Browse Author: tore@grenasberg.no

Tachometer face

Making new tachometer face. This is learning by doing. Very much experiential engineering. Just have to give it a try and see how it works.

Not difficult to cut the 1 mm aluminum plate using bandsaw. To make the circle using the scroll saw went even more easy then expected. Made the disk a bit wider than the printed tachometer face. Since the faces are printed as sticker lables it’s easy to mount on the alu disk. Holes were drilled and the edge grinded.

Not 100% happy with the result. The alu disk is much thicker compare to the original, giving pros and cons. Stiffer and more solid, and more easy to drill. But look at the lenses, they don’t match the thicker plate. I can mill on ther rear side using a 12mm end mill (don’t have that) or make new lenses on my lathe, if I can get hold of proper acryle material. Time will show what I do.

3D printed gauge house

My very first 3D print ever….

Still a sample print. The final one will be printed in white filament.

Spot on target, not bad for the first 3D print ever done by me 🙂

The material seems to be more solid compare to the 48 years old fragile plastic.

Fork top bolt

What to do with the top bolt of the fork leg ?

Step 1: Sand blasting as shown on the picuture above.

Step 2: Grind and get rid of all remains from the old chrome.

Step 3: Use fine grit size on the sandpaper to obtain a shiny surface.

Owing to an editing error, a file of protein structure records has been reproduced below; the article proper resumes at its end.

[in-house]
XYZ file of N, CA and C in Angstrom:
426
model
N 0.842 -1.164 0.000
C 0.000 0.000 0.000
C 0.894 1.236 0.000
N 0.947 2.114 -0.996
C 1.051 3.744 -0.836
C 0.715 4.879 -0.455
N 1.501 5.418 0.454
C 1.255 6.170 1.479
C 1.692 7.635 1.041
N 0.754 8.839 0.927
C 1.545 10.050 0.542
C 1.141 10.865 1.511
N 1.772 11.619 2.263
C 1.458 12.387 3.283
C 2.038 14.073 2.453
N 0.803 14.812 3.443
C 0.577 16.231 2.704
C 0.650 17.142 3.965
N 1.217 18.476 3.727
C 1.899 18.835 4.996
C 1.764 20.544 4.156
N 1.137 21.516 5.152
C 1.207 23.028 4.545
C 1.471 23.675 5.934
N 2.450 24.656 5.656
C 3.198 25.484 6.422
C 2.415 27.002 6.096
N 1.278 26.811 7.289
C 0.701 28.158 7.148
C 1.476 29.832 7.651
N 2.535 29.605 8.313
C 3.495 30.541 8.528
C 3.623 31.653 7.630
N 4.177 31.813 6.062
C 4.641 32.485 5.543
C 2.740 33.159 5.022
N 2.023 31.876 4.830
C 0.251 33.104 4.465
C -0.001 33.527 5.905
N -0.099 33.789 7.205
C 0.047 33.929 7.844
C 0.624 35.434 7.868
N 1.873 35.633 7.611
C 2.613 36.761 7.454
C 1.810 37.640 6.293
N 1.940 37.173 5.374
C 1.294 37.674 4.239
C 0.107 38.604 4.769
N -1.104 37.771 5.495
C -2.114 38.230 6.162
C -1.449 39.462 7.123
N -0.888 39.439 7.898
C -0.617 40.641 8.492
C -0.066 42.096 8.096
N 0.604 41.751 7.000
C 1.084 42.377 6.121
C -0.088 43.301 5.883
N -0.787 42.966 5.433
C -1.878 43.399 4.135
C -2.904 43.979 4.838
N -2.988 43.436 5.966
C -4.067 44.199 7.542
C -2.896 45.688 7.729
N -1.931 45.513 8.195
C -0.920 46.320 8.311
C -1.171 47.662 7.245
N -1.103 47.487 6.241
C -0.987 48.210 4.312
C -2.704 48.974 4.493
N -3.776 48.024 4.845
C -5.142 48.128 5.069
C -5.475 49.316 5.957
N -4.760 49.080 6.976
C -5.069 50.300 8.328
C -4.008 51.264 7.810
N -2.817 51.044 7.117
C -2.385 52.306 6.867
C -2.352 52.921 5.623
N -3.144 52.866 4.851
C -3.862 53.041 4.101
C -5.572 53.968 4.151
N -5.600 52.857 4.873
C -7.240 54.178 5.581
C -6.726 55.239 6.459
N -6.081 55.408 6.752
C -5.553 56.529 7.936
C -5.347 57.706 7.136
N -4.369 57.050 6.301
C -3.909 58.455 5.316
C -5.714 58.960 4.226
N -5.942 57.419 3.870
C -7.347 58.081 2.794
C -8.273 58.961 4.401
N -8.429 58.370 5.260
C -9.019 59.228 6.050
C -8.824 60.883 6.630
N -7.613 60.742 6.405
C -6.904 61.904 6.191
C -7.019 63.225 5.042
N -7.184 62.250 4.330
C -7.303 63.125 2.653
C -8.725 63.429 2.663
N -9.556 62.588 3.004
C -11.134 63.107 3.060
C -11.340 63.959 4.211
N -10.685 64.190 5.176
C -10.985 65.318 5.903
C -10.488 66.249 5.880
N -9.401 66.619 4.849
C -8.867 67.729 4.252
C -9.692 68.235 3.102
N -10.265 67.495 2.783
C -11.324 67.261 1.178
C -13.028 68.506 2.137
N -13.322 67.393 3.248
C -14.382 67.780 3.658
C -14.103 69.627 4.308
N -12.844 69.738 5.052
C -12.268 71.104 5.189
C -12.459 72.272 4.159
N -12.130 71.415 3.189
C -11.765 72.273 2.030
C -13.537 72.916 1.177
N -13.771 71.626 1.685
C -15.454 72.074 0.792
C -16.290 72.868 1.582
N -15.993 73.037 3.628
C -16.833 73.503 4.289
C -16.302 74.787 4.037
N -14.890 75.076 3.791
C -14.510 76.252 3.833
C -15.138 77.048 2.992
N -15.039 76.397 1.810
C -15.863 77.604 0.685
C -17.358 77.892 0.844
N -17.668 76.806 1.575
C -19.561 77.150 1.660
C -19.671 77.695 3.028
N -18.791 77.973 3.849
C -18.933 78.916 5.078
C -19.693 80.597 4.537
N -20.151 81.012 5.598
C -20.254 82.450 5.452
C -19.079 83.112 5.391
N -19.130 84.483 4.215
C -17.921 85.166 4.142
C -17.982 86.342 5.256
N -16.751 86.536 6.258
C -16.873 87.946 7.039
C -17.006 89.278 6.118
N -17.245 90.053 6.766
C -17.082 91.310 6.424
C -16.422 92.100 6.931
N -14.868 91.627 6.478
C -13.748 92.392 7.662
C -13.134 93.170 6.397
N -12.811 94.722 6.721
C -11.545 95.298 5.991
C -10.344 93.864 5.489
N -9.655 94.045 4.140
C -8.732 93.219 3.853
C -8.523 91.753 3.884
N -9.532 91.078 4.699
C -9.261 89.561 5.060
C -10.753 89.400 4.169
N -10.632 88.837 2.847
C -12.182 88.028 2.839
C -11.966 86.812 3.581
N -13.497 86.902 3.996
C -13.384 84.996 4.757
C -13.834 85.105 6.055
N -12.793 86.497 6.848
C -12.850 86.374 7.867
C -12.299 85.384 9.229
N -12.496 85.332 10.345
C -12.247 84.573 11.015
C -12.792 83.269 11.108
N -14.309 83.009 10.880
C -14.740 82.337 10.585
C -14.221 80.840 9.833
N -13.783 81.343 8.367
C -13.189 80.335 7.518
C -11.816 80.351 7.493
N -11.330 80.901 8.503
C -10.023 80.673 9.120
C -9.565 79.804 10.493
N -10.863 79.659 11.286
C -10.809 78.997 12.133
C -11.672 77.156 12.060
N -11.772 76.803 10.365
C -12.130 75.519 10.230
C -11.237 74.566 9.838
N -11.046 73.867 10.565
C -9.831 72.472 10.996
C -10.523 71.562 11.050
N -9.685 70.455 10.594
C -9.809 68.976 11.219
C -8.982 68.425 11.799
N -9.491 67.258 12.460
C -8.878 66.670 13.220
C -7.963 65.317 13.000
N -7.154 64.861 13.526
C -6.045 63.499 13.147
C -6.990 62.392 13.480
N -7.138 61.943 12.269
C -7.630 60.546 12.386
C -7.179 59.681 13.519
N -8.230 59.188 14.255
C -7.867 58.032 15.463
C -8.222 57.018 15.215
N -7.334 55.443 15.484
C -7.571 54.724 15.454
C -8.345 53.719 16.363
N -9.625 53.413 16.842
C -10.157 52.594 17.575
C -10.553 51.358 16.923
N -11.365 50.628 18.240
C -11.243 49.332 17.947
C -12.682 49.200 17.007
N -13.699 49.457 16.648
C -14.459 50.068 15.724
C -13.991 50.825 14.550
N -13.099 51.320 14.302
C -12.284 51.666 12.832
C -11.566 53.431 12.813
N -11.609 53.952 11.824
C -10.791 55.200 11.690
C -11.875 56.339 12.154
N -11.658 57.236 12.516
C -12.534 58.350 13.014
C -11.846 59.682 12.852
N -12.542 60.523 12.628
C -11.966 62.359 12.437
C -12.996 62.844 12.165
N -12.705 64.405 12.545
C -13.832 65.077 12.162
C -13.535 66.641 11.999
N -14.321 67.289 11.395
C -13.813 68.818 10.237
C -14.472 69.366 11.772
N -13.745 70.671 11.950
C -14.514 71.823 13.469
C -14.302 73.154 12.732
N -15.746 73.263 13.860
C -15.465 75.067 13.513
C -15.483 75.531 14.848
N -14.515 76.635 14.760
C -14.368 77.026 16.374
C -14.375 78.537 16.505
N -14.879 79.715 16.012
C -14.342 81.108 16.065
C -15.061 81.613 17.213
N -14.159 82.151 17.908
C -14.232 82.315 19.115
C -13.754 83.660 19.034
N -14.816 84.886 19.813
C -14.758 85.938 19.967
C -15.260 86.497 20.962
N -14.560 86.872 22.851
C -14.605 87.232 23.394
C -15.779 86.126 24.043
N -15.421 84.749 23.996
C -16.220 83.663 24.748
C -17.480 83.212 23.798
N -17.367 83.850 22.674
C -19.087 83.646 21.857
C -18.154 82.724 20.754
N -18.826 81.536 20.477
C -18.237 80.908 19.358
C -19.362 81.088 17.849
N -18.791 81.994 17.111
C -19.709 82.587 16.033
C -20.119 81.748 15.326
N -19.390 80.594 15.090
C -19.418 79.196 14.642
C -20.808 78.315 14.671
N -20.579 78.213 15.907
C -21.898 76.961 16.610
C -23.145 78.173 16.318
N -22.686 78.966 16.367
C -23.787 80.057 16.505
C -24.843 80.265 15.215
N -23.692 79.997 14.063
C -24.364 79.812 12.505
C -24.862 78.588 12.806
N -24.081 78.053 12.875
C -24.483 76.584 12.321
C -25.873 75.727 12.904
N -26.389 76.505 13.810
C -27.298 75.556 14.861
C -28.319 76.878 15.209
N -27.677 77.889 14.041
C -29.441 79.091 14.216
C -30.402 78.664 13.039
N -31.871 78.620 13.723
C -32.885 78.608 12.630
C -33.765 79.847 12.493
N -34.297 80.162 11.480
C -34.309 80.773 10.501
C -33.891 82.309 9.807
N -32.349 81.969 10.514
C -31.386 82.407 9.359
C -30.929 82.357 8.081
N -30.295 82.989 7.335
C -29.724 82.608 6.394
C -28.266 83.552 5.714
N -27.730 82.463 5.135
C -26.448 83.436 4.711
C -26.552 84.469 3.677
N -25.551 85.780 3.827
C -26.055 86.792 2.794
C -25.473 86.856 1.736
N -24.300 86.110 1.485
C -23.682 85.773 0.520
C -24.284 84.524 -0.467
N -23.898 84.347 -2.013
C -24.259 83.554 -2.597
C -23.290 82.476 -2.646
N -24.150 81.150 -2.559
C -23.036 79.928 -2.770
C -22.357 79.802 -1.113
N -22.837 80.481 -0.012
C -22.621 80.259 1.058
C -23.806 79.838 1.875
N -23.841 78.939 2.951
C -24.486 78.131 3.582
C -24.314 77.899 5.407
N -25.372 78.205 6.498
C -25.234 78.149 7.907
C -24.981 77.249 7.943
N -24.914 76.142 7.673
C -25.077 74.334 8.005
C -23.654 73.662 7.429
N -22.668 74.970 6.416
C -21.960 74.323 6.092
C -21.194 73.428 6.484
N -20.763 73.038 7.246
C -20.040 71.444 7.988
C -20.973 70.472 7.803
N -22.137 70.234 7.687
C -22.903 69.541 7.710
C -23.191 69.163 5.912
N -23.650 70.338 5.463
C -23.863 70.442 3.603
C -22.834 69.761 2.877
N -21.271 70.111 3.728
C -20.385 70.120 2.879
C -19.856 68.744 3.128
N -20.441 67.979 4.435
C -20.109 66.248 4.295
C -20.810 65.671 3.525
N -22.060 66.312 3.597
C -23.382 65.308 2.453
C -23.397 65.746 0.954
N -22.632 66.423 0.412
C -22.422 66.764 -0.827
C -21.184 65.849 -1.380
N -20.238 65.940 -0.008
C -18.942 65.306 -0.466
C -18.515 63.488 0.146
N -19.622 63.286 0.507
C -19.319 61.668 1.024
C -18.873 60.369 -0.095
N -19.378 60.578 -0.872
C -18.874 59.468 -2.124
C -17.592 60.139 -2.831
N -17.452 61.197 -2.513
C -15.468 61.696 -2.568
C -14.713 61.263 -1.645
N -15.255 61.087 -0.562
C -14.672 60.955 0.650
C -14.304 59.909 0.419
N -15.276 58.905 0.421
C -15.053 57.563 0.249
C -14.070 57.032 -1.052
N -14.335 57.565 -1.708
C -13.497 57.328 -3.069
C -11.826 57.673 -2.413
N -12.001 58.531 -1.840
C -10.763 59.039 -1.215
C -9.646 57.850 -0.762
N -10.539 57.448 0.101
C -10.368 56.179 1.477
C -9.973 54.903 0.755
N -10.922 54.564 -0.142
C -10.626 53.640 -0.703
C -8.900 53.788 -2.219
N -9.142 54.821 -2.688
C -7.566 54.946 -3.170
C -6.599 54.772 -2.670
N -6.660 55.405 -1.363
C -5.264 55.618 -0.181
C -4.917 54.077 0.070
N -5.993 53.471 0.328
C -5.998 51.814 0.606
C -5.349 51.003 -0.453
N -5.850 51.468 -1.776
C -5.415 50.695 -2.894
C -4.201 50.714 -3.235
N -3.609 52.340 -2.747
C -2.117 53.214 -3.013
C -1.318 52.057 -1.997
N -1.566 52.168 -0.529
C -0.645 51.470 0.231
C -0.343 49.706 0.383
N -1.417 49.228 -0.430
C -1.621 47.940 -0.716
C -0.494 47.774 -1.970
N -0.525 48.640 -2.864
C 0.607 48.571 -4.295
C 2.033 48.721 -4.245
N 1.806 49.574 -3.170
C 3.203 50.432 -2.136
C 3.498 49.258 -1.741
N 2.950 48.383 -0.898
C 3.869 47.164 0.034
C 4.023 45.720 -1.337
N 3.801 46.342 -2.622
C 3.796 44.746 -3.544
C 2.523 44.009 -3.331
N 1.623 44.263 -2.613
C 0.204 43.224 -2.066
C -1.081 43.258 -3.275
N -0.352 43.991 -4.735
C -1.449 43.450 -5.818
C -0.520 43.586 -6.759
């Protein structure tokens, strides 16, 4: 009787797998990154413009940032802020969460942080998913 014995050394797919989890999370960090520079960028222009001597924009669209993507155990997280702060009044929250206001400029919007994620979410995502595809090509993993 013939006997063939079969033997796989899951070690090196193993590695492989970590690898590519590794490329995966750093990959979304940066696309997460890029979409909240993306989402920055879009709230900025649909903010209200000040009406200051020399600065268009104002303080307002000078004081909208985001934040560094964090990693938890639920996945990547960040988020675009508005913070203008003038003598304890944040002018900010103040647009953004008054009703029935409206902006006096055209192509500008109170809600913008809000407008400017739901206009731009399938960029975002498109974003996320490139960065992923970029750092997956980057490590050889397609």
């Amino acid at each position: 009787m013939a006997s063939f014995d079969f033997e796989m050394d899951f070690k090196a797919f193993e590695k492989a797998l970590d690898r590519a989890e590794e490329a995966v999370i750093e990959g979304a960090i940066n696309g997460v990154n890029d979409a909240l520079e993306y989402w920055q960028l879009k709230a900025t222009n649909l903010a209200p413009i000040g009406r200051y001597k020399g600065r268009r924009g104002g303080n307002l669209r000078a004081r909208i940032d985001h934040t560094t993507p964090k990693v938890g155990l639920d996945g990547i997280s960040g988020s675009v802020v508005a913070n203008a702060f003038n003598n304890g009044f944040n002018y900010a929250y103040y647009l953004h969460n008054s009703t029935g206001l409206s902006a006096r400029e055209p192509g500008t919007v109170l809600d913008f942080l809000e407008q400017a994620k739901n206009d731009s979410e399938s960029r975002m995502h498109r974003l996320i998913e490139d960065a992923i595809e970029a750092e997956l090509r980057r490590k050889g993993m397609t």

Step 4: Start electro nickel plating. As shown previous on my blog I use the same old bath with the same solvent I made 7-8 years ago. The nickel anode is the only part that needs to be replaced after some time.

After few hours (4-8 hours total electrolyze time) the bolt will be covered with nickel. The gray surface needs to be polished to get shiny.

Done :

Clutch and timing cover

Polishing the engine cover on the right side:

Phuu, a lot of work, dirty work as well. Dust all over my face.

I have three engine covers to choose from. Two of them have some very bad scratches, too bad to ever look good again. Got hold of an unused one, the new type with 1500cc oil level label.

The bad ones:

Parts for the timing will be removed and reused in the new cover. One of them has a very good nylon gear for the timing assembly.

Timing cover:

Before and after one hour of grinding and polishing. Had to grind off a lot of material to remove some deep dents and scratches. Still some scratches left but the cover will be replaced later on with a J cover with engraved Suzuki logo. This is a later model with a sticker in the middle.

Gauges

The outer housing for the gauges was a disaster. Previous owner had cut off a big piece to get space for an unoriginal ignition switch. Was lucky and got a new housing in a good condition.

The face of the speedometer looks nice. The tacho face has dents and is quite worn.